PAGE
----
The GIF below demonstrates the causation for opposing lefty hitters’ ineptitude at connecting with Cahill’s changeup. The victim here is Blue Jays OF Dwight Smith Jr, whose swing mechanics break down as the pitch initially looks like a good pitch for him to drive, before the ball dramatically darts out of the zone. Cahill’s changeup has exhibited such consistency in generating swings and misses against lefties this season that this pitch was just one of the hundreds of options of offerings that muddled opponents’ swings.
According to Fangraphs’ Pitch Value Metrics, Cahill has thrown the 7th most valuable changeup in baseball (among SP to throw at least 70 IP), at +7.9 runs, placing him in the 96th percentile. However, his average of 7.3 inches of horizontal movement on the pitch registers only in the 47th percentile, an unexpected epiphany given the downright embarrassment it inflicts upon hopeless left-handed hitters. Regardless, the downward plummet of the pitch results in a nasty offering.
There are many factors that contribute to the a dominant changeup, including deception, location, sequencing, and movement. Cahill boasts an arsenal conducive to the factor of deception, as it’s a daunting task for opposing hitters to differentiate between his sinker and changeup before their time has run out. Everything in Cahill’s arsenal works off the sinker, which he throws 36.8% of the time—more heavily against righties (41.4 %) than lefties (31.3 %). According to Fangraphs, the horizontal movement component on Cahill’s sinker is slightly more exaggerated than on the changeup, at -9.5 inches and -7.3 inches (tailing into a RHH’s hands), respectively, on average. The ultimate result is that hitters have a tough time deciphering between the two offerings before it’s too late to recover– delayed separation is created as his changeup plummets downward and the sinker attacks inward.
The first GIF below exhibits the immense difficulty of figuring out what pitch is coming; Cahill’s 94 MPH sinker that sends Ronny Rodriguez packing flees the zone with a sharp, down-and-in zip that is destined to jam right-handed batters on their hands. This pitch is a quality offering in isolation, but coupled with the threat of pulling the tomfoolery in the second GIF that leaves Nick Castellanos looking ridiculous, hitters have been hopeless. The offerings look identical out of his hand, then there’s contrasting late movement that leaves hitters with little choice but to guess what’s coming. The successes of Cahill’s sinker and changeup are intertwined, as the two pitches play off of each other to leave opposing hitters dumbfounded.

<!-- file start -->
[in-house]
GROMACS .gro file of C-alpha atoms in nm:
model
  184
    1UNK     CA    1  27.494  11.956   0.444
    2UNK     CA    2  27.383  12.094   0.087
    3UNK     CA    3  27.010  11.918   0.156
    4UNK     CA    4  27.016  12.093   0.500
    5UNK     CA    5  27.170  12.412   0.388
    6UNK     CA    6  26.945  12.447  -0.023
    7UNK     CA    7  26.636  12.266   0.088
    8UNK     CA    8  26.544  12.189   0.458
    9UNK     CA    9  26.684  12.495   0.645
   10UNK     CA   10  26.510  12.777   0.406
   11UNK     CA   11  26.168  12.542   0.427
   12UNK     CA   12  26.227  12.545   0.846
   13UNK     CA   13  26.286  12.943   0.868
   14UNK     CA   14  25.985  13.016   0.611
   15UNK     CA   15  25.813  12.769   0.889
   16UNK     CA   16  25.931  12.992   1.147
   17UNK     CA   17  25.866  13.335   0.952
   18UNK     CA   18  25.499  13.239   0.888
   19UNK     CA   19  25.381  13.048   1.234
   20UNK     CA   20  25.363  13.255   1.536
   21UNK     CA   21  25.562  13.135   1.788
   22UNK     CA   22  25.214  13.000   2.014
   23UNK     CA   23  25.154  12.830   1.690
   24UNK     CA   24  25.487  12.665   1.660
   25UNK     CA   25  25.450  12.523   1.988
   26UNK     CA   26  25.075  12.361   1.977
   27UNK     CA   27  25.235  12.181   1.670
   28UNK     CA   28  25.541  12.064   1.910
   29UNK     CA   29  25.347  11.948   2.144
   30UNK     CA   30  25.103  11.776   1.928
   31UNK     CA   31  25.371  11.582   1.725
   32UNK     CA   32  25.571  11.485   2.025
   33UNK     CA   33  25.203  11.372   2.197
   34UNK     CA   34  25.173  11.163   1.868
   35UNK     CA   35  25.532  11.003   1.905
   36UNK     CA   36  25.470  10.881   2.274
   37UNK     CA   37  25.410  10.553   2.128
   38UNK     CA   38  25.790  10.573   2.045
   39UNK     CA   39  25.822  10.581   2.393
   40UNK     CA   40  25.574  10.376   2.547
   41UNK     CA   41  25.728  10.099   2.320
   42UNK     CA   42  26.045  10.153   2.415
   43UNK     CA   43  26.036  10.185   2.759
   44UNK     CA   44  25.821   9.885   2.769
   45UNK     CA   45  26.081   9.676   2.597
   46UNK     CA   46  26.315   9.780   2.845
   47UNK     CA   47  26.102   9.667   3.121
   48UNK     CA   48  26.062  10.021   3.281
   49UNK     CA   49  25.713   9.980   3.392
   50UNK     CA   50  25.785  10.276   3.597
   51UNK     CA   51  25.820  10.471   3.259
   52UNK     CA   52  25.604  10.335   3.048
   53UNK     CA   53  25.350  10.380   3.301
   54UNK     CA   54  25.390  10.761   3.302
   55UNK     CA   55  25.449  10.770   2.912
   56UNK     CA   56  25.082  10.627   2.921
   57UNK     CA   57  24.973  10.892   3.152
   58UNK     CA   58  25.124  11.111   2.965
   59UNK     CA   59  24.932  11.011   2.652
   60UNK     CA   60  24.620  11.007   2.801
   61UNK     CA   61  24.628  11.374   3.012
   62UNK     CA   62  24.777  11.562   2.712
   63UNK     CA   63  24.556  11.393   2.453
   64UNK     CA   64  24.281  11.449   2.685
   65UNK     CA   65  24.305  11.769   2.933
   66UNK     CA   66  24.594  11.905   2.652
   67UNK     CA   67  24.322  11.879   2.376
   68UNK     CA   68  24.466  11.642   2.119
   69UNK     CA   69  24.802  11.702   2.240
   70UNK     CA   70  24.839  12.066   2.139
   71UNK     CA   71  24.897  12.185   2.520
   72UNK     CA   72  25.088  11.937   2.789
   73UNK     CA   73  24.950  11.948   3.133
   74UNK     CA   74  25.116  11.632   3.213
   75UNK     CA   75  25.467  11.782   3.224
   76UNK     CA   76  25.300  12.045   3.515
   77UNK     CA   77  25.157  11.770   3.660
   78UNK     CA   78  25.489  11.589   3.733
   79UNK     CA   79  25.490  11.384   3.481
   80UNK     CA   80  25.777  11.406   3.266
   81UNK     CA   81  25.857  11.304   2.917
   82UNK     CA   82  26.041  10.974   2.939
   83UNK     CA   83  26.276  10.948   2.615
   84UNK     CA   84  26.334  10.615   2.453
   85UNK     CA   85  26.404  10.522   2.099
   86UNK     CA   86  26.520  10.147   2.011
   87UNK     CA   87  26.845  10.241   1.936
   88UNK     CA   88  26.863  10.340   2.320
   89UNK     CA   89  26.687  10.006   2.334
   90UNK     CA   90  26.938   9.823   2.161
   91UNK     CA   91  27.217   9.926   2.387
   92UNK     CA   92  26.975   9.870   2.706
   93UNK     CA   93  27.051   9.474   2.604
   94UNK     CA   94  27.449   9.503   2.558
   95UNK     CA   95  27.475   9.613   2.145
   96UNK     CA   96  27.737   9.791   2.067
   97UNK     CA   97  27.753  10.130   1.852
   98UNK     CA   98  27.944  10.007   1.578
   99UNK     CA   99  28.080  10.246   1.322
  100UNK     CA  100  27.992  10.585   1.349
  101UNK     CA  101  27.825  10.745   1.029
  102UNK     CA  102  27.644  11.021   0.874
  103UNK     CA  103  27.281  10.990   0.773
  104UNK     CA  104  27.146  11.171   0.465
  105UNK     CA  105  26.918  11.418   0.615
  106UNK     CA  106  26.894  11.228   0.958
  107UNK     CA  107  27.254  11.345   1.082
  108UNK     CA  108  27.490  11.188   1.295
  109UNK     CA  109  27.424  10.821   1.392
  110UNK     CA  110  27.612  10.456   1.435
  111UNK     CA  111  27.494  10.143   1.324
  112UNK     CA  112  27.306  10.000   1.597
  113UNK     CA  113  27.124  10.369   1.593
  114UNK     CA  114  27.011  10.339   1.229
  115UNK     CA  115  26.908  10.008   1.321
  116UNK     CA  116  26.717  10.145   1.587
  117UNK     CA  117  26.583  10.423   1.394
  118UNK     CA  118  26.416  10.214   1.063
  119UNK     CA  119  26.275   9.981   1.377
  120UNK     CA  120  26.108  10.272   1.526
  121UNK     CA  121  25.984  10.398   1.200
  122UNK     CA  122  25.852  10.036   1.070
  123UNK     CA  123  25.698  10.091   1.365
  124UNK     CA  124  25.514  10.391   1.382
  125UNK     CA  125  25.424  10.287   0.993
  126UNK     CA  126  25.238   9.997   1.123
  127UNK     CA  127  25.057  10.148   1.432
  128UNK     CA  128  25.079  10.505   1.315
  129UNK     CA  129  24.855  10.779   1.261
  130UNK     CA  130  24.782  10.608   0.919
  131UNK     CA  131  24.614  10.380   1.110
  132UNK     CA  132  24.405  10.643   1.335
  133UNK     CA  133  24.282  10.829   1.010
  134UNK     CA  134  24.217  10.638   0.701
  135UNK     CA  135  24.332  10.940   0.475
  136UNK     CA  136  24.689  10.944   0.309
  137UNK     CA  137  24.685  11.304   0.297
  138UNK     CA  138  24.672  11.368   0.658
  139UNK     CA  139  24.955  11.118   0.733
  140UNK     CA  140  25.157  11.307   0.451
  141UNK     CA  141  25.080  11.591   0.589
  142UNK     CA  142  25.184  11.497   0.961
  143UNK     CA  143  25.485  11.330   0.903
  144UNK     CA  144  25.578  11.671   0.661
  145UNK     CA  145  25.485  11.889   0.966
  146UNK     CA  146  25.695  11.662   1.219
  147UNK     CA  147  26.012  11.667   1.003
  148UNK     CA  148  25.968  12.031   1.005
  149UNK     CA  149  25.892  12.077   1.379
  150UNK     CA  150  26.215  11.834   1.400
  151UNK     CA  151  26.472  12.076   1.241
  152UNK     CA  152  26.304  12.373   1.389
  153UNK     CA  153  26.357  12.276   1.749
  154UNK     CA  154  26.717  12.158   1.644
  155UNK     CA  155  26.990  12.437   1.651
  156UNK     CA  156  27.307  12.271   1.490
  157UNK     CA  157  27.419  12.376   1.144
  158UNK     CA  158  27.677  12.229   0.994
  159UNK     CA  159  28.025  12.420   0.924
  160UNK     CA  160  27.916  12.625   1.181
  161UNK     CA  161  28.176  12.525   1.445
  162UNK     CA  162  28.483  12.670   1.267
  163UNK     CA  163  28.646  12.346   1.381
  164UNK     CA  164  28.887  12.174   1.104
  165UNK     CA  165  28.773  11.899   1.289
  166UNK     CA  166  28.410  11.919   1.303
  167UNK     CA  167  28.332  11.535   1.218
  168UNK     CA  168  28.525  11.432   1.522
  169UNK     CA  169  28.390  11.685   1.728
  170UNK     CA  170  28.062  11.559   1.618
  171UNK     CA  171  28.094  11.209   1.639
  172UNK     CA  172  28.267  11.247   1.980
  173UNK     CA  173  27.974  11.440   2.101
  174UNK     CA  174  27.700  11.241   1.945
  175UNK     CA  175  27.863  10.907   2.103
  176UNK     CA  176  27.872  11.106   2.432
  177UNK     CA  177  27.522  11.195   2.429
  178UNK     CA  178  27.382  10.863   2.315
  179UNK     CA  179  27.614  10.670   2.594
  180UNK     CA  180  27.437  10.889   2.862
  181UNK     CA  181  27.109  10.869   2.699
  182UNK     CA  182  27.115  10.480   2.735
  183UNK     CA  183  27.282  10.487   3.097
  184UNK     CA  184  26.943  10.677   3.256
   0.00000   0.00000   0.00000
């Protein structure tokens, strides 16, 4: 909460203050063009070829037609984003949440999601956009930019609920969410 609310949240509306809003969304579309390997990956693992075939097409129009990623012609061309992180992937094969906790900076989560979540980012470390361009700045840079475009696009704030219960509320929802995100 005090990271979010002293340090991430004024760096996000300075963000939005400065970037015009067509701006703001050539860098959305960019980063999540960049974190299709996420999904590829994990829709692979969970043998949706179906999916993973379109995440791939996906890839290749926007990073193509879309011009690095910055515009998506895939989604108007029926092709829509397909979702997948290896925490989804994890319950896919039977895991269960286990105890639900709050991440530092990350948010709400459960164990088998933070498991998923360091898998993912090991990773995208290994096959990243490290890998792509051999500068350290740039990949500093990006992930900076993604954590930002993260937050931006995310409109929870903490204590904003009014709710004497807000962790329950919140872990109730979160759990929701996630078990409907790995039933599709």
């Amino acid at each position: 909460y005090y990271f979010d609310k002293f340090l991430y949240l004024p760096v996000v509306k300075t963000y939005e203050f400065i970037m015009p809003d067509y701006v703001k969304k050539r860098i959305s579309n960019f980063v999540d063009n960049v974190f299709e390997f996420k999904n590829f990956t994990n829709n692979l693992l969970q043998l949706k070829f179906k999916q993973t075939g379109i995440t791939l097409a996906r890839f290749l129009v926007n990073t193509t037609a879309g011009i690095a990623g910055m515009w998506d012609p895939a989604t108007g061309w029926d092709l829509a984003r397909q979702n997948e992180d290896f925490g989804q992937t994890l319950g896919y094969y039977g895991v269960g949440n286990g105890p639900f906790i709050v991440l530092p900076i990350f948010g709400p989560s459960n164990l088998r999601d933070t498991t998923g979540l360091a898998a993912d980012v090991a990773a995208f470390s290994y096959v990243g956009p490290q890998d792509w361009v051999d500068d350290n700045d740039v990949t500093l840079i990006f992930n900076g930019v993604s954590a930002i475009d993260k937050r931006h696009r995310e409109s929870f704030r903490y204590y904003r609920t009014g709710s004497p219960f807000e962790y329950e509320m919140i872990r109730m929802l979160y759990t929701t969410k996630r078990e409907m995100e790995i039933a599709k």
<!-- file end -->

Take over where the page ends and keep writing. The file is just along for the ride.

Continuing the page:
While the downward-diving changeup has been much more frequently used against lefties, its success has been more hyperbolized against right-handed batters. Cahill’s changeup has generated video game numbers (with the sliders set on Rookie, of course) against likewise-handed batters, with a .159 wOBA, backed up by an elite 213 xwOBA. The probability that a RHH batter would swing over his changeup has been nearly a coin flip, with the pitch inducing a monstrous 47 % whiff rate. Don’t get me wrong, Cahill’s changeup has been exceptional as the most frequently used pitch to stifle left-handed batters, but it’s actually engendered more dominant results to righties. Cahill has only thrown his changeup 20.8 % of the time to righties, while the other offerings in his arsenal have been clobbered for a combined .387 xwOBA. Cahill would likely fair even more favorably if he opted to increase his usage of the changeup in these situations, given the tremendous success he’s experienced with it.
With the Athletics currently in possession of the 2nd AL Wild Card spot, and within striking distance of flagging down the Astros for the AL West crown, it’s safe to say that they’ve already exceeded the expectations set upon them before the season. However, this Oakland club is determined to finish with far more than the satisfaction of being in the pennant race: they want their season to culminate with the flaunting of the World Series trophy. As things stand, they’ll be taking on a headline-dominating, star-studded Yankees squad in a win-or-go-home atmosphere in the Bronx. On paper, the A’s don’t have a glaring runaway candidate to oppose Luis Severino, the likely recipient of the nod to start the game for New York. While Sean Manaea would’ve been the early favorite for the starting gig with his eye-opening showing out of the gates, Cahill has supplanted him as the leading candidate. Trevor Cahill has been overlooked for far too long this season; he’s garnered the results of a legitimate top-of-the-rotation arm all season long, and is showing no signs of slowing down. Yankees fans should beware: Cahill is just the kind of unheralded hero who could put the Bombers season to bed.